Georgina Mills, Business Retail Market Director at Ofwat said: “These decisions aim to protect the interests of non-household customers in the short and longer term, including from the risk of systemic Retailer failure as the business retail market continues to feel the impacts of COVID-19. By implementing market-wide adjustments to price caps, we aim to minimise any additional costs for customers in the shorter term by promoting efficiency and supporting competition.”
There are also three areas where Ofwat has not reached definitive conclusions and is seeking further evidence and views from stakeholders:
- Pooling excess bad debt costs – Ofwat proposes that the recovery of excess bad debt costs is pooled across all non-household customers, via a uniform uplift to price caps.
- Keeping open the option of not pursuing a true up – For example if outturn bad debt costs are not materially higher than the 2% threshold.
- Undertaking the true up – If a 'true up' is required, Ofwat has set out how it expects this to work in practice.
Further consultation on the proposed adjustments to REC price caps can be expected by December.
"While it’s great that regulators are helping the industry deal with bad debt in the wake of the pandemic, raising prices only treats the symptoms. Instead, water companies should head upstream, using customer data to identify and rectify the causes of bad debt, stop it at source and help prevent it from occurring in the first place," she said.
"While recouping costs is a must, water companies shouldn’t just rely on the regulator. Data can help companies segment customers, identify and assist customers that are struggling financially, avoiding penalising the entire customer in tackling the cause of the issue."
United Utilities picks up pipeline award
A race-against-time plumbing job to connect four huge water pipes into the large Haweswater Aqueduct in Cumbria saw United Utilities awarded Utility Project of the Year by Pipeline Industries Guild.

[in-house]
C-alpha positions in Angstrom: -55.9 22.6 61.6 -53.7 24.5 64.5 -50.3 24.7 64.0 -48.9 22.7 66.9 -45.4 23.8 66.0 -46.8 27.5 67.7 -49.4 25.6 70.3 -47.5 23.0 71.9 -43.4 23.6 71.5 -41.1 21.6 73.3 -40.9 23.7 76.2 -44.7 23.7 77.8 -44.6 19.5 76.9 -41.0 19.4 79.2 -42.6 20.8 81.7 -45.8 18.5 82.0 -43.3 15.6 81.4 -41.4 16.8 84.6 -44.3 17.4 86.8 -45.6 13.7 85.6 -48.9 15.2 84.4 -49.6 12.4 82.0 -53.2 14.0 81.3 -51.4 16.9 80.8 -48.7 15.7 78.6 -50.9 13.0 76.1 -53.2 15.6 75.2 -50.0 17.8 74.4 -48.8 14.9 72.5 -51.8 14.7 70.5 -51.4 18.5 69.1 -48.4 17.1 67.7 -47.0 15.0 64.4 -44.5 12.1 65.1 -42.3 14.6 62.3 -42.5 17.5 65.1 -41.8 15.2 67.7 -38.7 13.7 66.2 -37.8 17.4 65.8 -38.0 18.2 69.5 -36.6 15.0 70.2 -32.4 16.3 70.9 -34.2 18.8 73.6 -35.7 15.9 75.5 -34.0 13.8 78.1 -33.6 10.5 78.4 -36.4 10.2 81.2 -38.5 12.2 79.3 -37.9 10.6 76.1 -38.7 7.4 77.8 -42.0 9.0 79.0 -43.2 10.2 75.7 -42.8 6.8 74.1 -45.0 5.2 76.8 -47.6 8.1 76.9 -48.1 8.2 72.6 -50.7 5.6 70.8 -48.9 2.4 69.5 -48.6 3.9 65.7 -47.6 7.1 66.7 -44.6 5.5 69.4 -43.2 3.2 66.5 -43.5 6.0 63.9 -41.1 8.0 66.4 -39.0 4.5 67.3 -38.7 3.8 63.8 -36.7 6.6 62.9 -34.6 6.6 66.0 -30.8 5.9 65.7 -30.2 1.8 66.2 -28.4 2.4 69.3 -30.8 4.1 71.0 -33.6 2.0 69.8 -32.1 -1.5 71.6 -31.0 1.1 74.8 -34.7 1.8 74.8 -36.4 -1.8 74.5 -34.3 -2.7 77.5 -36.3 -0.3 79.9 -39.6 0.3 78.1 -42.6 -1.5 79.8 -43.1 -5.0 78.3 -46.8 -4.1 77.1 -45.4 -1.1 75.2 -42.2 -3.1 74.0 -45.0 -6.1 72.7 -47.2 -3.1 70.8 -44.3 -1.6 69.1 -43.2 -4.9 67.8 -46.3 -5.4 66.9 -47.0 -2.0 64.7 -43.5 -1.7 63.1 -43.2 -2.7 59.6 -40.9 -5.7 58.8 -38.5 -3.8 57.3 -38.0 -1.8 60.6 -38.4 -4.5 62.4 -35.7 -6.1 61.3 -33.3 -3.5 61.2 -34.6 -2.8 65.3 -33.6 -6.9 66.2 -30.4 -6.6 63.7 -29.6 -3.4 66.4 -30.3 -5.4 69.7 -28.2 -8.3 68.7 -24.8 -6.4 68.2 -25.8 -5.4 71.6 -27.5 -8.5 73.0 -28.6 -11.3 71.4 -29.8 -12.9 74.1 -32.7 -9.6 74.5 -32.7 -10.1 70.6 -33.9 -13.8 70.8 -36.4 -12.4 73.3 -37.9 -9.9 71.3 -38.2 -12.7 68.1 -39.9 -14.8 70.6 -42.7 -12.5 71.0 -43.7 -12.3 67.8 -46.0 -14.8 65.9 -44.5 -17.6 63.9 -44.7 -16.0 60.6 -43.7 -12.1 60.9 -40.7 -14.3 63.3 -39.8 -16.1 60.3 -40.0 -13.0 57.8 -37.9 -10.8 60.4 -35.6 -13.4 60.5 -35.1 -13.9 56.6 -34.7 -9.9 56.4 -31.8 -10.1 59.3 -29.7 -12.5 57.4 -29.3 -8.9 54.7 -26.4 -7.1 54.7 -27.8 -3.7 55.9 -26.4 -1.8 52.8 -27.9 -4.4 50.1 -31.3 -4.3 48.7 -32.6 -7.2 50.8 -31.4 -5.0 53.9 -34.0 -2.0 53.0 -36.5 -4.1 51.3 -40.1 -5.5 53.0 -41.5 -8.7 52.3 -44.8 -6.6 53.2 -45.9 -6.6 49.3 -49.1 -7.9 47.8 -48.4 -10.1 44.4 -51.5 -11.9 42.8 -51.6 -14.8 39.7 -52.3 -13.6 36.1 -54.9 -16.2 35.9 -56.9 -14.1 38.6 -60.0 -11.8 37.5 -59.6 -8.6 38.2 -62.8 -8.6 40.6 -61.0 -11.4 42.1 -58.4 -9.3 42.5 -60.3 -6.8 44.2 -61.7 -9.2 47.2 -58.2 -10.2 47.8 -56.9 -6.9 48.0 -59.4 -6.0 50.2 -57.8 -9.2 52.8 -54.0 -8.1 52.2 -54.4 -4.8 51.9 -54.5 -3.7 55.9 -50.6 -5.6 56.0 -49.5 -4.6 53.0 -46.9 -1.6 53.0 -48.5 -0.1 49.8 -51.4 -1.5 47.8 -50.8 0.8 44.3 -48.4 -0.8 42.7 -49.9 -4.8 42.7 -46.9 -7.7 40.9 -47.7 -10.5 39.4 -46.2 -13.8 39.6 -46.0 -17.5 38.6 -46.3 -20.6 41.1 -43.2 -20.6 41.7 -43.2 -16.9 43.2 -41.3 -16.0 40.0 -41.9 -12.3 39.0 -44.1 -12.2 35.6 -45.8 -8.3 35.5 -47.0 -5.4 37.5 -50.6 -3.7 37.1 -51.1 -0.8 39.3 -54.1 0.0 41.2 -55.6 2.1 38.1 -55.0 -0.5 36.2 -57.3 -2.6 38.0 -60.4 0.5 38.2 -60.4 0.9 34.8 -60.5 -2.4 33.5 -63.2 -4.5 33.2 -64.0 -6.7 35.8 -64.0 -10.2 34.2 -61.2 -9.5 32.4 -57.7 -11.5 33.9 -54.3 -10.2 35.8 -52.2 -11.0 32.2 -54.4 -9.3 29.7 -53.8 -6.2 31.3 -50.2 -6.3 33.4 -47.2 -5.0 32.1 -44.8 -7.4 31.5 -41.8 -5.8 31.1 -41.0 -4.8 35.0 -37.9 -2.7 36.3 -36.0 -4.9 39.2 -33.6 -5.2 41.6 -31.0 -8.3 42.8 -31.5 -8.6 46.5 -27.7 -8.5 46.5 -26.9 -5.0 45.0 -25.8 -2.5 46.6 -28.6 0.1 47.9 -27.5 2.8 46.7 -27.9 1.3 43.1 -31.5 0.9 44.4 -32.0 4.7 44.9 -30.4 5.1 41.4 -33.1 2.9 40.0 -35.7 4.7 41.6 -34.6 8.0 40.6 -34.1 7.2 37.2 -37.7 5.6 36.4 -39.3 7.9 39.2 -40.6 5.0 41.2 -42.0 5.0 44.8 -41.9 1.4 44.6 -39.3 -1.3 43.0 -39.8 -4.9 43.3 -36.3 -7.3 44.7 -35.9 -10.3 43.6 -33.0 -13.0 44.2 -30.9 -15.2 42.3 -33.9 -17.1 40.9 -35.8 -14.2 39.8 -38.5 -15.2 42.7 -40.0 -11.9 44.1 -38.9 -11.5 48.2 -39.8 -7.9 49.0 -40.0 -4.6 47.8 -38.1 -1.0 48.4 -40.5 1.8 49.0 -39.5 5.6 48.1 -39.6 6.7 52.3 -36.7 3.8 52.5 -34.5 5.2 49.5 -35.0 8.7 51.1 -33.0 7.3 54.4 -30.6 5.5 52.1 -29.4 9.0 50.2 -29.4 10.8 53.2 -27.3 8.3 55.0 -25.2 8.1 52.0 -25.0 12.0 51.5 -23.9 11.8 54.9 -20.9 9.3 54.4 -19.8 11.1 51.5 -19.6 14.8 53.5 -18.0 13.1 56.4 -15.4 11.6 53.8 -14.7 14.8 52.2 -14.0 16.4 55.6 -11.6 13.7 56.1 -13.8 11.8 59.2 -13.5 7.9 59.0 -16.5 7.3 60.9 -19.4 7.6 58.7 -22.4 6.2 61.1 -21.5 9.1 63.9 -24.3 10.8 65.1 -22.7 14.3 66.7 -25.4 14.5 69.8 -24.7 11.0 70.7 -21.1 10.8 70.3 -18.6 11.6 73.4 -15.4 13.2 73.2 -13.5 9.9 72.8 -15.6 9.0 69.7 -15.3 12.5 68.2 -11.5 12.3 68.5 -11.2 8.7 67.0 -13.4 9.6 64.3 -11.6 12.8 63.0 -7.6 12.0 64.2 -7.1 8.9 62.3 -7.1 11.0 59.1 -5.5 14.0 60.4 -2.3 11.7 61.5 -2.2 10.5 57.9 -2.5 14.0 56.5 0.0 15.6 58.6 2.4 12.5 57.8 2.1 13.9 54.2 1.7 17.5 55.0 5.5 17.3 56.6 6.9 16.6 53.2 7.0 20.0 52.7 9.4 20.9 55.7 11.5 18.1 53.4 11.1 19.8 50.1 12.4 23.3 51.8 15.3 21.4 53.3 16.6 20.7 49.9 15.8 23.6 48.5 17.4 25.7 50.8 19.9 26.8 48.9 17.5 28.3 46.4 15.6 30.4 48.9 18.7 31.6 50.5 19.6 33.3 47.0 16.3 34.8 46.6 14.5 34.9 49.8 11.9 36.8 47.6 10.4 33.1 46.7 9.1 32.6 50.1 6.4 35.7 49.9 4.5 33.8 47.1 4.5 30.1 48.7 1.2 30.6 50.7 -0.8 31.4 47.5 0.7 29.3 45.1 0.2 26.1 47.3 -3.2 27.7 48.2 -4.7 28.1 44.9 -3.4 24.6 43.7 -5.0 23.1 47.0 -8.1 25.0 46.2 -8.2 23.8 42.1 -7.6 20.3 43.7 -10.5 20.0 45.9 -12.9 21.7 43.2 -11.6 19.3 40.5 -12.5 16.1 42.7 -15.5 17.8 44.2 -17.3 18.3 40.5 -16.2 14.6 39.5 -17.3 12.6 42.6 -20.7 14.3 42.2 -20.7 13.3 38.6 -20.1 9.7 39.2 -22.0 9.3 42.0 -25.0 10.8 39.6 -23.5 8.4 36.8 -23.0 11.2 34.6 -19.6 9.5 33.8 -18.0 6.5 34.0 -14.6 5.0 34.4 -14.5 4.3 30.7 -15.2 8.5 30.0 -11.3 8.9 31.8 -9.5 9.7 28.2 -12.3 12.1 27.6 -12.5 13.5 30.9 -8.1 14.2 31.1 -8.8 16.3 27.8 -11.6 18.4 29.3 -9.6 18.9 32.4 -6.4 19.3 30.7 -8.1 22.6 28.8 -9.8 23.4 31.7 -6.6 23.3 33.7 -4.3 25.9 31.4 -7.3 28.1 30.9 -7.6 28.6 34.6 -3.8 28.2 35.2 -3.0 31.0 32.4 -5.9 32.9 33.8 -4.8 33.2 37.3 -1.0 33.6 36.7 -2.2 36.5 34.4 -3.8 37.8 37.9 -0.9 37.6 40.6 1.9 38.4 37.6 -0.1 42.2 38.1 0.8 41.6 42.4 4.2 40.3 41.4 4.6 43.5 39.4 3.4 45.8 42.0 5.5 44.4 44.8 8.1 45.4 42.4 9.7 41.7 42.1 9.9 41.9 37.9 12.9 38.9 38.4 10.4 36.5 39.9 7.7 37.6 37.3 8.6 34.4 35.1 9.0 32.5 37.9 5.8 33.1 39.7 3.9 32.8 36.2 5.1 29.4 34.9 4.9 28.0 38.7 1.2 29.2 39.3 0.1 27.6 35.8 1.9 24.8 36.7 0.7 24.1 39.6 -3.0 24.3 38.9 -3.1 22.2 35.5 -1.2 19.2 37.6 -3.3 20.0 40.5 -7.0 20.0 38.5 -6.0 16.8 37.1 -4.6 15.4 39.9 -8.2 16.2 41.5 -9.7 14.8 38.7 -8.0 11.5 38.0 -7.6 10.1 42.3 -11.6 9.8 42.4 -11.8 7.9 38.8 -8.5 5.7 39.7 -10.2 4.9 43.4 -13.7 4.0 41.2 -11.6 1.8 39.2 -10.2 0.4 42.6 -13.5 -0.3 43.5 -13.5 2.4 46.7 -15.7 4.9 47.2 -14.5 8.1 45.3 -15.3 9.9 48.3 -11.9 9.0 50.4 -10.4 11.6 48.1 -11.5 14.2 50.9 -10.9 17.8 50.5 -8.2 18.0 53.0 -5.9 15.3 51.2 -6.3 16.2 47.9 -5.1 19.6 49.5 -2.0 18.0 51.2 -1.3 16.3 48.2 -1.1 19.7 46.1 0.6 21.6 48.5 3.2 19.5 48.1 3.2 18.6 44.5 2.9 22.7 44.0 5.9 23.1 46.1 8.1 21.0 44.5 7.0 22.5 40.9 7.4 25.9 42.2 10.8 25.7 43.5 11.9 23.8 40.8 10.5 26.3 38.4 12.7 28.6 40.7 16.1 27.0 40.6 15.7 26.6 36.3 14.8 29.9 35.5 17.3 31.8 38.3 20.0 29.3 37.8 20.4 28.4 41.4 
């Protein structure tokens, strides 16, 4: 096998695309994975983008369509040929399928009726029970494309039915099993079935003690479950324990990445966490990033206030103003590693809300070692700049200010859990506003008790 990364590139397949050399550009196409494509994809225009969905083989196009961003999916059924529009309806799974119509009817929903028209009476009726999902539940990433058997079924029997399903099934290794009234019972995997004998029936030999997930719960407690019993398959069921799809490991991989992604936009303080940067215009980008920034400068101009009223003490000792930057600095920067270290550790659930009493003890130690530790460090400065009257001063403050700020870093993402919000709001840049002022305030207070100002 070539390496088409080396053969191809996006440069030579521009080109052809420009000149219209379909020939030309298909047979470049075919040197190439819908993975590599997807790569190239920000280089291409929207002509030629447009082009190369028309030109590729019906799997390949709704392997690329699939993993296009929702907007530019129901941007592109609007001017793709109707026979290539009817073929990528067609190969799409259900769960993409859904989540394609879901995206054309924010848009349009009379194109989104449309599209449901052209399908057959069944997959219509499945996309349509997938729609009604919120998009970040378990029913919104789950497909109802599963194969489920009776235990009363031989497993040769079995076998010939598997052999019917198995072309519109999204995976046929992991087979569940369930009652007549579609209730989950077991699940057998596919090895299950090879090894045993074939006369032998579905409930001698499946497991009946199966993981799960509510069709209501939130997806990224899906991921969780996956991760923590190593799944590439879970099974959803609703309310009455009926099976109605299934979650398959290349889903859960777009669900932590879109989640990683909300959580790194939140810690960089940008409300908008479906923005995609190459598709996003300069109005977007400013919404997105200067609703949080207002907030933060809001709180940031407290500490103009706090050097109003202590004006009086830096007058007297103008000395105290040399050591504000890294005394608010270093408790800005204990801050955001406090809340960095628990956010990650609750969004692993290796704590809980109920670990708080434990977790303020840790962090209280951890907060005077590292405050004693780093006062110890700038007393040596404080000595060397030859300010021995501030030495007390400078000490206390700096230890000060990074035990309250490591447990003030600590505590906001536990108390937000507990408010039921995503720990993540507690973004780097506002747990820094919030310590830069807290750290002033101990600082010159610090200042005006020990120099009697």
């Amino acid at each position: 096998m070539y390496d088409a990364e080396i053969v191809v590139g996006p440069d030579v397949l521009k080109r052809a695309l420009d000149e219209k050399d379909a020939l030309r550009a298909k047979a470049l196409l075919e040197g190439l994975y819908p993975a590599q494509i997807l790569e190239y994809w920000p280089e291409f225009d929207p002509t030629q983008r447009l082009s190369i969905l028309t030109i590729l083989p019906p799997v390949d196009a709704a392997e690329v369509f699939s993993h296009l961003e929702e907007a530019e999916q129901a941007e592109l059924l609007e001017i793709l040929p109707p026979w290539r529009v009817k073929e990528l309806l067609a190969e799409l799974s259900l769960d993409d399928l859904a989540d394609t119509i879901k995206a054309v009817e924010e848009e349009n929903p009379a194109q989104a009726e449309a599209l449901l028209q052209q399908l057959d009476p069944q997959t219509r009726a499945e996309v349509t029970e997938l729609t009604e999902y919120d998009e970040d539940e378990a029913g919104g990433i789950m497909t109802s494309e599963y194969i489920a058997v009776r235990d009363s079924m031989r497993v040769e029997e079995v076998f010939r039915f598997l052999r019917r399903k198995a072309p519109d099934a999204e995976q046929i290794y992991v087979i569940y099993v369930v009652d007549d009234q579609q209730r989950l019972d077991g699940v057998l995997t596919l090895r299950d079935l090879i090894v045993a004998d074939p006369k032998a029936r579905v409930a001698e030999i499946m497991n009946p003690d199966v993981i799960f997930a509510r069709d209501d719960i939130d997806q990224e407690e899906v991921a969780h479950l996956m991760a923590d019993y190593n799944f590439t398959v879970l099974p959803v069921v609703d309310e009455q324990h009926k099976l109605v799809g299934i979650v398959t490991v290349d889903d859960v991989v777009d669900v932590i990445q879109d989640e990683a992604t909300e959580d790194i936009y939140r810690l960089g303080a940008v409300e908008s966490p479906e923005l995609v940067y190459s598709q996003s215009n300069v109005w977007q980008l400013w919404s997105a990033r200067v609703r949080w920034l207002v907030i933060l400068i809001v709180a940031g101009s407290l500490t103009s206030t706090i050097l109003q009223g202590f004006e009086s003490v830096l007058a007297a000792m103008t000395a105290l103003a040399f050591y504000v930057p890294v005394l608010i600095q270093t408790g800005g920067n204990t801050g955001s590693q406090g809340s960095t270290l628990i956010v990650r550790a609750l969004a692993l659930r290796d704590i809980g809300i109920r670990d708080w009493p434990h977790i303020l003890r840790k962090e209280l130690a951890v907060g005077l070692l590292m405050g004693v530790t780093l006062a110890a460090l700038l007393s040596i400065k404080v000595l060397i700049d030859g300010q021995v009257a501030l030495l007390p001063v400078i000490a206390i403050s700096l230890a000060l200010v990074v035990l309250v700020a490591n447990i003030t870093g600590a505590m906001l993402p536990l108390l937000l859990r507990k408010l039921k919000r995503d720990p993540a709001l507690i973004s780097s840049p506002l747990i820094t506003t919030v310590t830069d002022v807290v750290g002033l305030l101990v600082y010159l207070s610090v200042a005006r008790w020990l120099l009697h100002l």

The Hallbank project, near Kendal, was completed within a tight eight-day deadline, in a storm and during the second COVID lockdown last November – and with three hours to spare. Principal construction manager John Dawson said the project helped boost the resilience of water supplies across the North West.
“I think what made us stand out was the scale, the use of future technology and the fact that we were really just one team, working collaboratively for a common goal," he said.
Camus Energy secures $16m funding
Camus Energy, which provides advanced grid management technology, has secured $16 million in a Series A round, led by Park West Asset Management and joined by Congruent Ventures, Wave Capital and other investors, including an investor-owned utility. Camus will leverage the operating capital to expand its grid management software platform to meet growing demand from utilities across North America.
As local utilities look to save money and increase their use of clean energy by tapping into low-cost and low-carbon local resources, Camus' grid management platform provides connectivity between the utility's operations team, its grid-connected equipment and customer devices.